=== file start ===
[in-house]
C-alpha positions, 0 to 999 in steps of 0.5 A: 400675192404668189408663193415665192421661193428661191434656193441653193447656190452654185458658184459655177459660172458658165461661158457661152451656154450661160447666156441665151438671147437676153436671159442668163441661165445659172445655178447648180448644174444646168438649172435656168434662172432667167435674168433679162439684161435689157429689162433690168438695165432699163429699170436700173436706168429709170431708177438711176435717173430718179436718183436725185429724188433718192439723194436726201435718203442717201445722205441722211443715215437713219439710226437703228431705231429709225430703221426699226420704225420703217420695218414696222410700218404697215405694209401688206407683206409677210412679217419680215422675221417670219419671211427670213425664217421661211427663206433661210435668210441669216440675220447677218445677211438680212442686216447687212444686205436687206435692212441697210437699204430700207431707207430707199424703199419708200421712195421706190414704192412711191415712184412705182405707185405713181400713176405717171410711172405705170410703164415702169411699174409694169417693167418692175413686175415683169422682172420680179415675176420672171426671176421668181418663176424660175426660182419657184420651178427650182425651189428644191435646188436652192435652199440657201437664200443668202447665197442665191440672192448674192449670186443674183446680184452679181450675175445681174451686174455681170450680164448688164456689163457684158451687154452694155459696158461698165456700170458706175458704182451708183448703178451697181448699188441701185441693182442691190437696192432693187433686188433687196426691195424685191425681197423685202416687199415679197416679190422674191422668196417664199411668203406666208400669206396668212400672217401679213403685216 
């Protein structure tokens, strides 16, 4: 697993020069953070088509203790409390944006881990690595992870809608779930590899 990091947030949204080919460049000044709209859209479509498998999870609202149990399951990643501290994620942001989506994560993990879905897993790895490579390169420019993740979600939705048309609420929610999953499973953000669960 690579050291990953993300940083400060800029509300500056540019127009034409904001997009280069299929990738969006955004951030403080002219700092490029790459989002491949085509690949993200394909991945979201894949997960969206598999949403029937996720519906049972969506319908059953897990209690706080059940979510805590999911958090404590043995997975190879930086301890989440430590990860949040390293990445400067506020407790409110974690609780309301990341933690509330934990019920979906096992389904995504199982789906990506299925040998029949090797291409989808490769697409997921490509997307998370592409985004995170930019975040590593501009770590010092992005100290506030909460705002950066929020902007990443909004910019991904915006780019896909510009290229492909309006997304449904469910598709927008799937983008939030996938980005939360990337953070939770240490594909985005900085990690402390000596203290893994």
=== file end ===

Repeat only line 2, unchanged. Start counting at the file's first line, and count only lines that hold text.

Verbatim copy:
C-alpha positions, 0 to 999 in steps of 0.5 A: 400675192404668189408663193415665192421661193428661191434656193441653193447656190452654185458658184459655177459660172458658165461661158457661152451656154450661160447666156441665151438671147437676153436671159442668163441661165445659172445655178447648180448644174444646168438649172435656168434662172432667167435674168433679162439684161435689157429689162433690168438695165432699163429699170436700173436706168429709170431708177438711176435717173430718179436718183436725185429724188433718192439723194436726201435718203442717201445722205441722211443715215437713219439710226437703228431705231429709225430703221426699226420704225420703217420695218414696222410700218404697215405694209401688206407683206409677210412679217419680215422675221417670219419671211427670213425664217421661211427663206433661210435668210441669216440675220447677218445677211438680212442686216447687212444686205436687206435692212441697210437699204430700207431707207430707199424703199419708200421712195421706190414704192412711191415712184412705182405707185405713181400713176405717171410711172405705170410703164415702169411699174409694169417693167418692175413686175415683169422682172420680179415675176420672171426671176421668181418663176424660175426660182419657184420651178427650182425651189428644191435646188436652192435652199440657201437664200443668202447665197442665191440672192448674192449670186443674183446680184452679181450675175445681174451686174455681170450680164448688164456689163457684158451687154452694155459696158461698165456700170458706175458704182451708183448703178451697181448699188441701185441693182442691190437696192432693187433686188433687196426691195424685191425681197423685202416687199415679197416679190422674191422668196417664199411668203406666208400669206396668212400672217401679213403685216 